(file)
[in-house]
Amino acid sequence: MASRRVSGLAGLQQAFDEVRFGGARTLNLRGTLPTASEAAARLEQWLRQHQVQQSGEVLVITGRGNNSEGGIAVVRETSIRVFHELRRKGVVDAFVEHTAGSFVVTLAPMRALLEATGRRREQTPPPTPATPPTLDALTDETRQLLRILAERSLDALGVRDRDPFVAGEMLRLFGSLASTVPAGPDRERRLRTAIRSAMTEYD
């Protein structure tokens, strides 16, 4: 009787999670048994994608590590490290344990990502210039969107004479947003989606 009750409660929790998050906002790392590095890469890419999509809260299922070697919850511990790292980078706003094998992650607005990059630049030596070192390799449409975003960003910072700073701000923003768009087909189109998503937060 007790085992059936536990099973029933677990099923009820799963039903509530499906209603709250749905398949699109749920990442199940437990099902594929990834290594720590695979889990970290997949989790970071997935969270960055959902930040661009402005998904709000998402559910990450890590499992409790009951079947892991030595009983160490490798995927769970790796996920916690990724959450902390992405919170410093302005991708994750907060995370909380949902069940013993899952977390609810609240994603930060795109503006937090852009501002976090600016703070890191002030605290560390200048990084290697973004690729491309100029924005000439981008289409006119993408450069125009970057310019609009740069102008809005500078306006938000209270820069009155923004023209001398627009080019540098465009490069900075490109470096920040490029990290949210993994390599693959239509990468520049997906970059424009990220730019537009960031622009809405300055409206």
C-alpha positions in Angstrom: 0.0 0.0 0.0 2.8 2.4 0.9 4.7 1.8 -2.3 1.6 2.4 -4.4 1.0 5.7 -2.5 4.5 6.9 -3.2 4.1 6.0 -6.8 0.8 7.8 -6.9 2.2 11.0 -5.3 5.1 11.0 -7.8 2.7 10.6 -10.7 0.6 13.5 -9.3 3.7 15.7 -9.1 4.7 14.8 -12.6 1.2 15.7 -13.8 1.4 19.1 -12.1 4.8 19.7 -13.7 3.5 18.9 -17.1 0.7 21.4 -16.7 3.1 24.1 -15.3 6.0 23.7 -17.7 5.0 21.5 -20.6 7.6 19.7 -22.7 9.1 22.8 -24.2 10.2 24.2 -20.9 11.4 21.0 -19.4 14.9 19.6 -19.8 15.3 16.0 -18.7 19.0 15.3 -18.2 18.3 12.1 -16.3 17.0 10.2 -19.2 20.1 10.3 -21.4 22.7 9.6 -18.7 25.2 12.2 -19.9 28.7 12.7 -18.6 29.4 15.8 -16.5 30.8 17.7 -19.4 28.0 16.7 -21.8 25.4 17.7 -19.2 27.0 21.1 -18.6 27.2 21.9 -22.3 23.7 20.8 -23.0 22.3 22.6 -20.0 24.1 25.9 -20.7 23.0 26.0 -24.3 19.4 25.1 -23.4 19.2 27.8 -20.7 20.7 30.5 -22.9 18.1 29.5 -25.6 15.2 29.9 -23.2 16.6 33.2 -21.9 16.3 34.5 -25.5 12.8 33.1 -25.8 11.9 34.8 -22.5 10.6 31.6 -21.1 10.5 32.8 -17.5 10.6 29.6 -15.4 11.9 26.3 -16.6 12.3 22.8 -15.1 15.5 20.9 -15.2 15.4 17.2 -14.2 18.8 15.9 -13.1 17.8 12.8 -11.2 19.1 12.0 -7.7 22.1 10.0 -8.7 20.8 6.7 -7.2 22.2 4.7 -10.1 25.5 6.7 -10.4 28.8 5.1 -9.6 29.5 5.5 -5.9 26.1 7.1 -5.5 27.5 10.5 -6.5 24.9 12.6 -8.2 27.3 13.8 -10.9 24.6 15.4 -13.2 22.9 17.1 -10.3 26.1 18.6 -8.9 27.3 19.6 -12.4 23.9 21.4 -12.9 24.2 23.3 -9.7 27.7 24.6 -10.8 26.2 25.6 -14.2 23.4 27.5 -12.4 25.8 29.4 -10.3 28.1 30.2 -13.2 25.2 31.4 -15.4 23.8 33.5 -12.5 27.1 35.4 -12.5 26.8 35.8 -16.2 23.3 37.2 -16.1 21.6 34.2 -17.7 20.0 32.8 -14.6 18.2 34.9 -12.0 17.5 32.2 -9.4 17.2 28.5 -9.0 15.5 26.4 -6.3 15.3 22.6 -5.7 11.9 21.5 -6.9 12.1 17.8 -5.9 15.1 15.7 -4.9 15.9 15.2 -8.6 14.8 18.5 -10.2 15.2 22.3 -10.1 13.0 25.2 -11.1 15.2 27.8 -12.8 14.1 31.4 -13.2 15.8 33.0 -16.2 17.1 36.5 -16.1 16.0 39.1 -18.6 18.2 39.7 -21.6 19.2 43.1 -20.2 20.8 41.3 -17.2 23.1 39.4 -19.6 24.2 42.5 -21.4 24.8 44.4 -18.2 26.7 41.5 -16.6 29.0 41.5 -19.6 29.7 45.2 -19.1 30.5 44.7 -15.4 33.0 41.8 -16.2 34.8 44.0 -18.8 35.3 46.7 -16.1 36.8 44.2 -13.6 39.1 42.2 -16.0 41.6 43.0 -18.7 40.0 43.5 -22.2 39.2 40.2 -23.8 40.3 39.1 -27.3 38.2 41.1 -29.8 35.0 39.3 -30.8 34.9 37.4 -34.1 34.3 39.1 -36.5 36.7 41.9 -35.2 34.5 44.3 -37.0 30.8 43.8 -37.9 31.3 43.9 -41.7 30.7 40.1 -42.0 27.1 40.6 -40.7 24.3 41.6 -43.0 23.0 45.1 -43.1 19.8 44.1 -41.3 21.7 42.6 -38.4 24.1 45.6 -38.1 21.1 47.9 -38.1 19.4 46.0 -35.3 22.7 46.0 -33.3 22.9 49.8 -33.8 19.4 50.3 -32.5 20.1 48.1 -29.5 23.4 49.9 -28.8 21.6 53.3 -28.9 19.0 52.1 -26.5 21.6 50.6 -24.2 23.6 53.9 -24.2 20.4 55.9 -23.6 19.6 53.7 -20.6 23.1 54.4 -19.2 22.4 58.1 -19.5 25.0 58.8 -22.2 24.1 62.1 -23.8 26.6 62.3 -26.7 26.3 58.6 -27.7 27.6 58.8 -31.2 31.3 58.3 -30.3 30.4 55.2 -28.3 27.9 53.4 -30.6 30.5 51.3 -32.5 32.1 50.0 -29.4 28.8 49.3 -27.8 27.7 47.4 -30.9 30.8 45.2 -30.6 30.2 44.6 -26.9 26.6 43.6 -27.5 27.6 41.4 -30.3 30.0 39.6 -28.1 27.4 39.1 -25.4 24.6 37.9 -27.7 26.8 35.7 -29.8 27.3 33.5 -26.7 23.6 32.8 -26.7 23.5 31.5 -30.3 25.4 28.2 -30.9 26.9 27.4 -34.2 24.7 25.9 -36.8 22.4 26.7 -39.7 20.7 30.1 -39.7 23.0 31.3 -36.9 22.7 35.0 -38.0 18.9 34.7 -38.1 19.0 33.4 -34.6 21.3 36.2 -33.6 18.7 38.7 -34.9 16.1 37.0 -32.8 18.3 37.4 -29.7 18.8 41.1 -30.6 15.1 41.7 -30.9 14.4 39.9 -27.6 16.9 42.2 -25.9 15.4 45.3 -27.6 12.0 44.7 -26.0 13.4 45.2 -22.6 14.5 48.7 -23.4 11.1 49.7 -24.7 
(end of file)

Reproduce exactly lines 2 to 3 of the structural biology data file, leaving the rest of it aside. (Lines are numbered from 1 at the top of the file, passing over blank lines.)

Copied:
Amino acid sequence: MASRRVSGLAGLQQAFDEVRFGGARTLNLRGTLPTASEAAARLEQWLRQHQVQQSGEVLVITGRGNNSEGGIAVVRETSIRVFHELRRKGVVDAFVEHTAGSFVVTLAPMRALLEATGRRREQTPPPTPATPPTLDALTDETRQLLRILAERSLDALGVRDRDPFVAGEMLRLFGSLASTVPAGPDRERRLRTAIRSAMTEYD
């Protein structure tokens, strides 16, 4: 009787999670048994994608590590490290344990990502210039969107004479947003989606 009750409660929790998050906002790392590095890469890419999509809260299922070697919850511990790292980078706003094998992650607005990059630049030596070192390799449409975003960003910072700073701000923003768009087909189109998503937060 007790085992059936536990099973029933677990099923009820799963039903509530499906209603709250749905398949699109749920990442199940437990099902594929990834290594720590695979889990970290997949989790970071997935969270960055959902930040661009402005998904709000998402559910990450890590499992409790009951079947892991030595009983160490490798995927769970790796996920916690990724959450902390992405919170410093302005991708994750907060995370909380949902069940013993899952977390609810609240994603930060795109503006937090852009501002976090600016703070890191002030605290560390200048990084290697973004690729491309100029924005000439981008289409006119993408450069125009970057310019609009740069102008809005500078306006938000209270820069009155923004023209001398627009080019540098465009490069900075490109470096920040490029990290949210993994390599693959239509990468520049997906970059424009990220730019537009960031622009809405300055409206």